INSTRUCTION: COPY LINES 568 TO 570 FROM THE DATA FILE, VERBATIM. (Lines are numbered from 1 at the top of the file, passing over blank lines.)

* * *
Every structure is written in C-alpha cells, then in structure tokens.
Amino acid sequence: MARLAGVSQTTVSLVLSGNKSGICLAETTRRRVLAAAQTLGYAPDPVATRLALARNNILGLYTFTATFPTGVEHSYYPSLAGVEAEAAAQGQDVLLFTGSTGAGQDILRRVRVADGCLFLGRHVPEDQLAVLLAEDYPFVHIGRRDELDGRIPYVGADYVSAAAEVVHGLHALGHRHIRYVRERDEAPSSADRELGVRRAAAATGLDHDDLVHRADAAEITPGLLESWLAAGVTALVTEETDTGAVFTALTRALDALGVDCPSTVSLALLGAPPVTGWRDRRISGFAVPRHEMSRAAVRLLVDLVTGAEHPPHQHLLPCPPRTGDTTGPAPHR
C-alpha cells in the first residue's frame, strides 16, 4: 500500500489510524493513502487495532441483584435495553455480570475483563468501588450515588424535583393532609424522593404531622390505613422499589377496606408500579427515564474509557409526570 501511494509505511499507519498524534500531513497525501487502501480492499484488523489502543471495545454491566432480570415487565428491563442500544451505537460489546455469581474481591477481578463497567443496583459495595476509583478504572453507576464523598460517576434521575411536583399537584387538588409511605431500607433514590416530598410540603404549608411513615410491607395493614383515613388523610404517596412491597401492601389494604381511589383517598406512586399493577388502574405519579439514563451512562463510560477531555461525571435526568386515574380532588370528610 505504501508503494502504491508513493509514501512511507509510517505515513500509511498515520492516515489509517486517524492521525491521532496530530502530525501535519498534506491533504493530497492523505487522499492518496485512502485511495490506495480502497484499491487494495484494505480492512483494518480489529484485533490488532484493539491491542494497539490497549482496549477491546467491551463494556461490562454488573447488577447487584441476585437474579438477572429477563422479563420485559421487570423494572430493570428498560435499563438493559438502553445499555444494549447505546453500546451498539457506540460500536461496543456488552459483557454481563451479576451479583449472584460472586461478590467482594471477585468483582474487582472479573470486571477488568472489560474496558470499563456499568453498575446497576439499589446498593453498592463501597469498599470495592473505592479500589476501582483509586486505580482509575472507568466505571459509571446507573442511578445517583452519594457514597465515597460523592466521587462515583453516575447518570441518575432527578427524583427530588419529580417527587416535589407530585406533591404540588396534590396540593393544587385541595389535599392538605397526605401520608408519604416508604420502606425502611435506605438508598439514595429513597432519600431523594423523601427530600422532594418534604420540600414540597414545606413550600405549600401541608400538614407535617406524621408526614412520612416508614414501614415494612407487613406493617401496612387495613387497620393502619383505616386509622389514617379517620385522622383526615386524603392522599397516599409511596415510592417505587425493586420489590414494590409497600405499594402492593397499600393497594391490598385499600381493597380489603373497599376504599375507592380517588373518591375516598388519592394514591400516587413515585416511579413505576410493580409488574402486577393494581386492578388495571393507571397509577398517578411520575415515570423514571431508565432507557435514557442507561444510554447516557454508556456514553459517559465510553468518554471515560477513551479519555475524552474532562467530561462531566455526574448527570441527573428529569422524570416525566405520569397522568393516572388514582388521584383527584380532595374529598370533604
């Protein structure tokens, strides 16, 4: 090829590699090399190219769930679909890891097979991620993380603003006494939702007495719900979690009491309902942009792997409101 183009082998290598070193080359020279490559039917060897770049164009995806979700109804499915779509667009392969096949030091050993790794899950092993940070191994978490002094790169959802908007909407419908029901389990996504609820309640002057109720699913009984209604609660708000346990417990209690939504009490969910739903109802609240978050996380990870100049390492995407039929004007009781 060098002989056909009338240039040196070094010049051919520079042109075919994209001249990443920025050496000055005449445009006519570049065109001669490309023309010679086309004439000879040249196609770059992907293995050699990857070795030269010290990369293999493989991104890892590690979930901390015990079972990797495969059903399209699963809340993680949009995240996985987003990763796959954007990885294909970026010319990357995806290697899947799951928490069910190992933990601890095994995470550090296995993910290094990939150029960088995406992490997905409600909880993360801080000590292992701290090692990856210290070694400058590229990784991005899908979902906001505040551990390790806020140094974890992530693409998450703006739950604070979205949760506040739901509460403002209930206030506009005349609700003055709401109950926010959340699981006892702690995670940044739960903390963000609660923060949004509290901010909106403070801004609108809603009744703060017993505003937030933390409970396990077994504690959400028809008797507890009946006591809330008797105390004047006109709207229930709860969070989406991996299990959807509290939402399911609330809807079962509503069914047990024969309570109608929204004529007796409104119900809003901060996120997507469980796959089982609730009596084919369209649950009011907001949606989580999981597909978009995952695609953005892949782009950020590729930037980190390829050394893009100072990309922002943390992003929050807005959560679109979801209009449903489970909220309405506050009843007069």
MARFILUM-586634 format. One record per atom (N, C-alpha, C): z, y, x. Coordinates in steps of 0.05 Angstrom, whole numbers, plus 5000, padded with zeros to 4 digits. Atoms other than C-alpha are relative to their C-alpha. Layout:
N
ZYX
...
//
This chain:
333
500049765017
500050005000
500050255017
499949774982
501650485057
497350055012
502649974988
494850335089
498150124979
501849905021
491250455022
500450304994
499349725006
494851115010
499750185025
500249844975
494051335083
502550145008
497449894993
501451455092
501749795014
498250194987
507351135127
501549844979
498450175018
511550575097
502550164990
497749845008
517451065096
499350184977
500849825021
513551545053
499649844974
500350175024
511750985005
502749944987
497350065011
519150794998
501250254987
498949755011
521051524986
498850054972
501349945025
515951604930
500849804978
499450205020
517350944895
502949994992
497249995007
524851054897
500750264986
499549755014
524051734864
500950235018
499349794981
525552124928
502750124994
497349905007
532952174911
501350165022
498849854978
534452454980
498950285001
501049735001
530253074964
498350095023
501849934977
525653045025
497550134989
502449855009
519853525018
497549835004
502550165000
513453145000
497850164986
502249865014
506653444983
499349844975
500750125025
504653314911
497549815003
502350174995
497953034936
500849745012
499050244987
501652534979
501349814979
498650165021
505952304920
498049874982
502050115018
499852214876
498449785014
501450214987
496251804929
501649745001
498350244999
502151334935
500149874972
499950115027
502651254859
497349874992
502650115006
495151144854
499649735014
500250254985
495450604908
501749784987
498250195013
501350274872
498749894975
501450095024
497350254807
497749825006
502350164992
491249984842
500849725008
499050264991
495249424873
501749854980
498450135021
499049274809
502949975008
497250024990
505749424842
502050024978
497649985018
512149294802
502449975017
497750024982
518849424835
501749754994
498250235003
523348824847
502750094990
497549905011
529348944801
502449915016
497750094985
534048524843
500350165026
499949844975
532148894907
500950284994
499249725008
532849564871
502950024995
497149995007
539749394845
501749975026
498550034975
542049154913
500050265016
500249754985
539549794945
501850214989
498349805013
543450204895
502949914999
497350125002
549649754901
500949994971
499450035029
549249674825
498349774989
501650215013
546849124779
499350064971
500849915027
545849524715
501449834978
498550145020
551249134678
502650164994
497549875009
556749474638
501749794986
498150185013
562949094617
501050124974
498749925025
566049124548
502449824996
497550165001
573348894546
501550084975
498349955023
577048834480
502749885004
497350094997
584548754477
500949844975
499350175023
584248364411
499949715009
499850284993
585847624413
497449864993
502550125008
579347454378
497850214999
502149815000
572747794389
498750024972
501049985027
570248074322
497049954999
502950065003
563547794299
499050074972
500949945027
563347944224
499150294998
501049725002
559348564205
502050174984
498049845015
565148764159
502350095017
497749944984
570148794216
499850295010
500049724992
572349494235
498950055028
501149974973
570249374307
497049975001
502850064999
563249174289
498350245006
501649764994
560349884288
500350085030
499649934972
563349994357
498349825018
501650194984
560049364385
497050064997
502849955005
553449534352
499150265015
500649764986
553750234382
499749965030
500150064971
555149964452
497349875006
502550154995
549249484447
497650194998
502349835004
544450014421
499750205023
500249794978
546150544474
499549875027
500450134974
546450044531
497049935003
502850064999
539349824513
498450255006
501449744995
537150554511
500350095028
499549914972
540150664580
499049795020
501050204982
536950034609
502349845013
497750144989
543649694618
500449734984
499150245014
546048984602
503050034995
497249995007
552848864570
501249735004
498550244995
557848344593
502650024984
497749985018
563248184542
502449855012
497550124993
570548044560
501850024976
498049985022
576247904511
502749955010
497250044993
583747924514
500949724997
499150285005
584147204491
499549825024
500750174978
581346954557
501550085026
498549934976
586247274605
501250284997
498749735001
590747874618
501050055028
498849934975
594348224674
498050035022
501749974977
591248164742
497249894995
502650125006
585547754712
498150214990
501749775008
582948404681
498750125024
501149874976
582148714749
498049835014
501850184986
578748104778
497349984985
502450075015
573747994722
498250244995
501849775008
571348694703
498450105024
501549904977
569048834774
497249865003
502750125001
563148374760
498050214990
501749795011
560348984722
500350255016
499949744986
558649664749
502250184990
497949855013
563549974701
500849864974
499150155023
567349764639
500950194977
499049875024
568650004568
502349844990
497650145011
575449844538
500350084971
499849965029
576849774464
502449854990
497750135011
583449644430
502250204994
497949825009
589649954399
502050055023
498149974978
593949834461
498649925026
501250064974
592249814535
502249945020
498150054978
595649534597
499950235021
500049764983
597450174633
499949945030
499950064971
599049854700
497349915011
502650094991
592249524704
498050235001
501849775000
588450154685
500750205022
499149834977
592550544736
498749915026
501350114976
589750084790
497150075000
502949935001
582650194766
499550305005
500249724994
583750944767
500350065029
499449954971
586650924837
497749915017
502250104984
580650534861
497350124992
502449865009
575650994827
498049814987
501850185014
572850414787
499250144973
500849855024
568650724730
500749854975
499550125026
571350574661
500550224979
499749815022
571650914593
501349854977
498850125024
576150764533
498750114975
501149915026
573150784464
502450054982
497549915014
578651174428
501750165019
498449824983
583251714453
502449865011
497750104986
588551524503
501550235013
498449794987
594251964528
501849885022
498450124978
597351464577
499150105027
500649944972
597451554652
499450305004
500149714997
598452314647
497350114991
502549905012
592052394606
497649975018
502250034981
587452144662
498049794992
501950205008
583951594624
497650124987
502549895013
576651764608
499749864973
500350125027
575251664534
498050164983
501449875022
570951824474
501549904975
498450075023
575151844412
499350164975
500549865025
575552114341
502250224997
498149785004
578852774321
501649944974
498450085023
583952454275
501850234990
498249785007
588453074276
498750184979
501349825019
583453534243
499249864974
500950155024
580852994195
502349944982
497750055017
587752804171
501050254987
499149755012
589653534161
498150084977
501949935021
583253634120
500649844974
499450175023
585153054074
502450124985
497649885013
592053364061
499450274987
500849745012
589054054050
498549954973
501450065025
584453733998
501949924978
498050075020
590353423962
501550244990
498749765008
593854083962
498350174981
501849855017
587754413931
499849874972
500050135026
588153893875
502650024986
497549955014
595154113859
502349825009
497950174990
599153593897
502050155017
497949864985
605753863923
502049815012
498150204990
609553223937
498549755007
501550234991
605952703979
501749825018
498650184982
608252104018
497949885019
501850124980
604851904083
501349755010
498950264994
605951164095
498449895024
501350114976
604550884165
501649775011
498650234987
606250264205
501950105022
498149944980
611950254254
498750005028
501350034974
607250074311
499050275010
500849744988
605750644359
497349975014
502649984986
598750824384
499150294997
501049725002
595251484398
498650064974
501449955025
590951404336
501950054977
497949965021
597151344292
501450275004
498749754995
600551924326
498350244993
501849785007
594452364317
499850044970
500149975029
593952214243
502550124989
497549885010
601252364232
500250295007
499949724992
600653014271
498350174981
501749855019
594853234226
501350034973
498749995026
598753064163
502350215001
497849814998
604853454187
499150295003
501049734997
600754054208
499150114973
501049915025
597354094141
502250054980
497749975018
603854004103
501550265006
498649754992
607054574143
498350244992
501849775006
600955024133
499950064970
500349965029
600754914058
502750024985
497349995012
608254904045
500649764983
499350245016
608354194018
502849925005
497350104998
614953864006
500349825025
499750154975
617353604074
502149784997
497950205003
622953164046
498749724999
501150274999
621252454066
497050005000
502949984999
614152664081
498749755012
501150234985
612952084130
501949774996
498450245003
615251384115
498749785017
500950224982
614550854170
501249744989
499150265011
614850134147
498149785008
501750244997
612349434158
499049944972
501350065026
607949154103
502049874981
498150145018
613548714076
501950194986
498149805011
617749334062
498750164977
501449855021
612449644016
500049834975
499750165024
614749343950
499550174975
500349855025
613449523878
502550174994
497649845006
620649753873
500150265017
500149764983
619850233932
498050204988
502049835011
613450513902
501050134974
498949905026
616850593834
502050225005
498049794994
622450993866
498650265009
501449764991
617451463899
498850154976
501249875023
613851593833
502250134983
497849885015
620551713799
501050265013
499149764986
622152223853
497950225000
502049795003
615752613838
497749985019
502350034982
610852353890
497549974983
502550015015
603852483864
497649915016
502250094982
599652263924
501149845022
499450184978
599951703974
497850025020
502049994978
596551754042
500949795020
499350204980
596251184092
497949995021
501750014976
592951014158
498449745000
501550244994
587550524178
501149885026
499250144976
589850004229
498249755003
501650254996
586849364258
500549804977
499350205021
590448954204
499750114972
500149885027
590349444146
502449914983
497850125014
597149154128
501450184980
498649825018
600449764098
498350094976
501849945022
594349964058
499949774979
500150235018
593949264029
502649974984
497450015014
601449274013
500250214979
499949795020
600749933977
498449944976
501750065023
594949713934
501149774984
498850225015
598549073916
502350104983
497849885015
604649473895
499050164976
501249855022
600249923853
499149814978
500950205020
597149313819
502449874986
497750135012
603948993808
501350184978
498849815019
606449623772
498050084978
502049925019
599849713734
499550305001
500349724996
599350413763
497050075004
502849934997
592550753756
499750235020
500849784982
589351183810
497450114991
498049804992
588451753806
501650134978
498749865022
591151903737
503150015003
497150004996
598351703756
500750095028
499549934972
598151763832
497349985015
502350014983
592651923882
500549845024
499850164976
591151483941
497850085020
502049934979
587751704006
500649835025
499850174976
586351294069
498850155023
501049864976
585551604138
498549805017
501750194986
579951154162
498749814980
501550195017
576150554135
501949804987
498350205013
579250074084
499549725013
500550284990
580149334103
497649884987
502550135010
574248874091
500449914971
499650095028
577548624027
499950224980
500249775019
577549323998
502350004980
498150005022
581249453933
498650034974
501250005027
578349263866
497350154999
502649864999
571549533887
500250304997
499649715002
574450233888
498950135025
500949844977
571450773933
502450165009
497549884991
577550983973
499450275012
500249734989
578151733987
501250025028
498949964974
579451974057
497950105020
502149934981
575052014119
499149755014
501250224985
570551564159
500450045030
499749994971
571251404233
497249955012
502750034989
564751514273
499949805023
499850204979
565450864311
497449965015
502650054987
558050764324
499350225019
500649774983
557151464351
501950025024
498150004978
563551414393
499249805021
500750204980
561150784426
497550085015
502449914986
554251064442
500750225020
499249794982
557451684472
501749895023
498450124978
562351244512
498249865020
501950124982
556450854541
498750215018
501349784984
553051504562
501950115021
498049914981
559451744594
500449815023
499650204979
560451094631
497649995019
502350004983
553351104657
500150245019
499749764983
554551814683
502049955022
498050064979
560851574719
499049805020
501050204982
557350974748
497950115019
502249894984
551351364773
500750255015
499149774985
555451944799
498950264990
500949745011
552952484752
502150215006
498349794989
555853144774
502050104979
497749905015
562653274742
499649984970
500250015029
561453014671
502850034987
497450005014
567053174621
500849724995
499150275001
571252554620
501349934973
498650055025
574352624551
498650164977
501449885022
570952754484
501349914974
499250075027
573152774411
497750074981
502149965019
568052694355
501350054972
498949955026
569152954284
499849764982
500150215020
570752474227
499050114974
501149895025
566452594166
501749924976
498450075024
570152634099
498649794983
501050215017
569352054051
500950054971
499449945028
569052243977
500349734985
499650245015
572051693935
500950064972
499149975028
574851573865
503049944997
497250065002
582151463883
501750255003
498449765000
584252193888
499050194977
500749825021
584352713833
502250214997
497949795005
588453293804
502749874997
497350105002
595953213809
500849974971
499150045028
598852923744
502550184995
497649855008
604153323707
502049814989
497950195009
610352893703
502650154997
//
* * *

605750644359
497349975014
502649984986